The most interesting thing that I see in comms has to do with video and time shifting in videos. The reason I say that is because every now and then people will take a step back in functionality, because what they get is a short term optimization as something else opens up that is interesting. So text messaging for example, for it is something like going back to when I could do something more convenient because I’m trying to do somewhat of an arbitrage between various things including costs, time, etc. That comes quickly, but what after that? You never forget the fact that you could have a conversation with this person in 1080p video, but now that I have got this, what is the next adjacent move that I need to make from there?
When you think like that, with rich video, time shift like experiences will become very important. All the research we have done show people connect better when they hear the other person and event better when they can see him/her. In my opinion that is the shift that you will see and we will get out of this frenzy of hey I was able to do text messaging for free. It is more of a passing fad, and you will see a lot of new and interesting stuff.
I met WhatsApp’s Jan Koum in February and his idea was that he wants WhatsApp to be able to do just one thing — that is clutter-free text messaging. Over here we are talking about rich comms and also giving the option that if you want the uncluttered, then you can always just text someone. So do you see that they are two different schools of thought, or how would consumers see that?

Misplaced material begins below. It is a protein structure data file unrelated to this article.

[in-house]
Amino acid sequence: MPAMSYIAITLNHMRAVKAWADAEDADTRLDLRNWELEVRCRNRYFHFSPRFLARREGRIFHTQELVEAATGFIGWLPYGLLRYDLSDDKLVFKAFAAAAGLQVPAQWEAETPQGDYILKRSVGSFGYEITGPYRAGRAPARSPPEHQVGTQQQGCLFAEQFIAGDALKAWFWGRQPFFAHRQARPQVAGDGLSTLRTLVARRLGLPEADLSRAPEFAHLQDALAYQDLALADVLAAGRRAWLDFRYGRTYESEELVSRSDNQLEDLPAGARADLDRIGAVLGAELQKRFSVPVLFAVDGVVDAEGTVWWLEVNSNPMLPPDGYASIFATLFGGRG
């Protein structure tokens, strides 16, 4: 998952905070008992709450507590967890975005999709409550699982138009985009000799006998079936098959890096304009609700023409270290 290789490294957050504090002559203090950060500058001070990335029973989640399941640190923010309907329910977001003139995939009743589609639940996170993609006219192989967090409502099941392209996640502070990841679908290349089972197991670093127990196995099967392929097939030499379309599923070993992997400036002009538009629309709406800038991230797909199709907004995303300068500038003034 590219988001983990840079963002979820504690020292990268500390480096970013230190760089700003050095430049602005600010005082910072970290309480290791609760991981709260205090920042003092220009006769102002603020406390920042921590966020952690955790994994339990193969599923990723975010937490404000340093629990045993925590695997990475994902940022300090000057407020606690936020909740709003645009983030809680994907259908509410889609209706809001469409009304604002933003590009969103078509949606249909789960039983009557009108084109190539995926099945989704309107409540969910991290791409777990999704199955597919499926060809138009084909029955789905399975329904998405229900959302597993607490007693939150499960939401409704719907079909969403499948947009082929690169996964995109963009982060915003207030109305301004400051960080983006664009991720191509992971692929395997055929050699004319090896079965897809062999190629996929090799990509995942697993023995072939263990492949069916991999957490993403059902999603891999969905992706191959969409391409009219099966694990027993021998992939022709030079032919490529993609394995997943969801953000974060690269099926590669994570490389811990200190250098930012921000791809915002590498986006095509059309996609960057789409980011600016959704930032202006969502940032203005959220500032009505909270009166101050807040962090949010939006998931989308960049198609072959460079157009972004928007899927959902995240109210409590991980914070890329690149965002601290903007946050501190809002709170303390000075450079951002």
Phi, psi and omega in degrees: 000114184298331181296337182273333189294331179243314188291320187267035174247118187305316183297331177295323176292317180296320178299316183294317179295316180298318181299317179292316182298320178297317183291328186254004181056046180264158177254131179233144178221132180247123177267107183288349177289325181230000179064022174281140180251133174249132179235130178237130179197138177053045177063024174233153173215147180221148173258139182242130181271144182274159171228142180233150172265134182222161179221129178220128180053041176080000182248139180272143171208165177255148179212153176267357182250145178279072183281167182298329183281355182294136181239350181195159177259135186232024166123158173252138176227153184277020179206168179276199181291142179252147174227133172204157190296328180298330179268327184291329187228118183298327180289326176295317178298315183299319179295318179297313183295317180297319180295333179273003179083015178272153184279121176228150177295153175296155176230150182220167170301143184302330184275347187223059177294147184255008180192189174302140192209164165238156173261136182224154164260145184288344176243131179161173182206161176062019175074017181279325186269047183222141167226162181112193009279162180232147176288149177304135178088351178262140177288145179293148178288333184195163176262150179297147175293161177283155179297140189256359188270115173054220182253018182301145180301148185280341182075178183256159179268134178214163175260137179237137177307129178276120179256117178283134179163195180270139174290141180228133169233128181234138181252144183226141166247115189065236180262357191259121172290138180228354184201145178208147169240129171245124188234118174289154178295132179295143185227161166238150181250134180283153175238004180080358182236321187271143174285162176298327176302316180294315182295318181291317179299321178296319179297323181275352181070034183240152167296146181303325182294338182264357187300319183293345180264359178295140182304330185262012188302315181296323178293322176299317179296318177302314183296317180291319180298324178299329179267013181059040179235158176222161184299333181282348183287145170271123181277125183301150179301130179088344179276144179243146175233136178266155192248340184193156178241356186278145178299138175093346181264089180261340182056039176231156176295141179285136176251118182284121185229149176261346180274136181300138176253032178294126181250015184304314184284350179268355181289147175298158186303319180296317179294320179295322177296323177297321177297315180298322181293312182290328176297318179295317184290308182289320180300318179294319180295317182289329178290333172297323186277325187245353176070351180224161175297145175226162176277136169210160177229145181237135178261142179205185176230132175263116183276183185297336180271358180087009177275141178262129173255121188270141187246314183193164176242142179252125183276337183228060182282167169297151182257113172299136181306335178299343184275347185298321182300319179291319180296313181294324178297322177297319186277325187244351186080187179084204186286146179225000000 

No one has seen the future, and there is no point in seeing the past and predicting the future. Nikon for me is the king of photography, but today who do you think is more important in photography — a smartphone or Nikon?
If you are talking about the masses, then it is the smartphone.
So basically you end up at a place, if you do one and only one thing very well, you could end up with a very small usage share. Jan’s a smart person and he has done a very good job, but this is a space where you don’t want to be very convicted about anything. You just want to be able to keep changing course as more things become apparent and I have to say we too have had a share of our own issues.
Skype has been around for so long and it has been central to most of messaging that went out with Windows initially, when Windows Phone came out even then. But there has not been much buzz about Skype until earlier this week.
You can’t pay for that kind of buzz like when we made group calling free and Skype Translator. All I will say is watch this space. You should expect a lot. Have you seen Skype on Xbox One? It is by far the most amazing experience. We just shipped a snap view, wherein you can literally have five people on a call with you watching the same show and having a conversation. You can be watching a show with a video of your friend snapped to side of the screen, watching his/her reactions. To me there are a bunch of things and you are going to see a lot from us.